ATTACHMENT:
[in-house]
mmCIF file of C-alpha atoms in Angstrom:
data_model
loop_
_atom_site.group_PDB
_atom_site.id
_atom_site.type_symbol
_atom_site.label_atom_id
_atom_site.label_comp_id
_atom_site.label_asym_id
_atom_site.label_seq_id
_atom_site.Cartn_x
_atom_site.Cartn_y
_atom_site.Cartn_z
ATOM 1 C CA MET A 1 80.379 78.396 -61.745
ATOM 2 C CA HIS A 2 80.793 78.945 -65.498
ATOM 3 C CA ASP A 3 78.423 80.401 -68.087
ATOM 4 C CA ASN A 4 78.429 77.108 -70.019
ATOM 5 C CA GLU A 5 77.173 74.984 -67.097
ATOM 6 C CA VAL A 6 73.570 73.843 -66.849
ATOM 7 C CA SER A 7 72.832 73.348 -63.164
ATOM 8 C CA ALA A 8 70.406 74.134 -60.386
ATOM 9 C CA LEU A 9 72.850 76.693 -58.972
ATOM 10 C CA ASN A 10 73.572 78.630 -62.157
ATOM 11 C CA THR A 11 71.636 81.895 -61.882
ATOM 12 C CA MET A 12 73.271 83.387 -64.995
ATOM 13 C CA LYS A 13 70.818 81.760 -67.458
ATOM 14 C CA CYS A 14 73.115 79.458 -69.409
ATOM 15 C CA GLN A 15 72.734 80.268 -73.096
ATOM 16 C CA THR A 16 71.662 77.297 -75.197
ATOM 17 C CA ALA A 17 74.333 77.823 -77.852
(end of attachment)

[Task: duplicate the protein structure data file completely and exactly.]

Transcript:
[in-house]
mmCIF file of C-alpha atoms in Angstrom:
data_model
loop_
_atom_site.group_PDB
_atom_site.id
_atom_site.type_symbol
_atom_site.label_atom_id
_atom_site.label_comp_id
_atom_site.label_asym_id
_atom_site.label_seq_id
_atom_site.Cartn_x
_atom_site.Cartn_y
_atom_site.Cartn_z
ATOM 1 C CA MET A 1 80.379 78.396 -61.745
ATOM 2 C CA HIS A 2 80.793 78.945 -65.498
ATOM 3 C CA ASP A 3 78.423 80.401 -68.087
ATOM 4 C CA ASN A 4 78.429 77.108 -70.019
ATOM 5 C CA GLU A 5 77.173 74.984 -67.097
ATOM 6 C CA VAL A 6 73.570 73.843 -66.849
ATOM 7 C CA SER A 7 72.832 73.348 -63.164
ATOM 8 C CA ALA A 8 70.406 74.134 -60.386
ATOM 9 C CA LEU A 9 72.850 76.693 -58.972
ATOM 10 C CA ASN A 10 73.572 78.630 -62.157
ATOM 11 C CA THR A 11 71.636 81.895 -61.882
ATOM 12 C CA MET A 12 73.271 83.387 -64.995
ATOM 13 C CA LYS A 13 70.818 81.760 -67.458
ATOM 14 C CA CYS A 14 73.115 79.458 -69.409
ATOM 15 C CA GLN A 15 72.734 80.268 -73.096
ATOM 16 C CA THR A 16 71.662 77.297 -75.197
ATOM 17 C CA ALA A 17 74.333 77.823 -77.852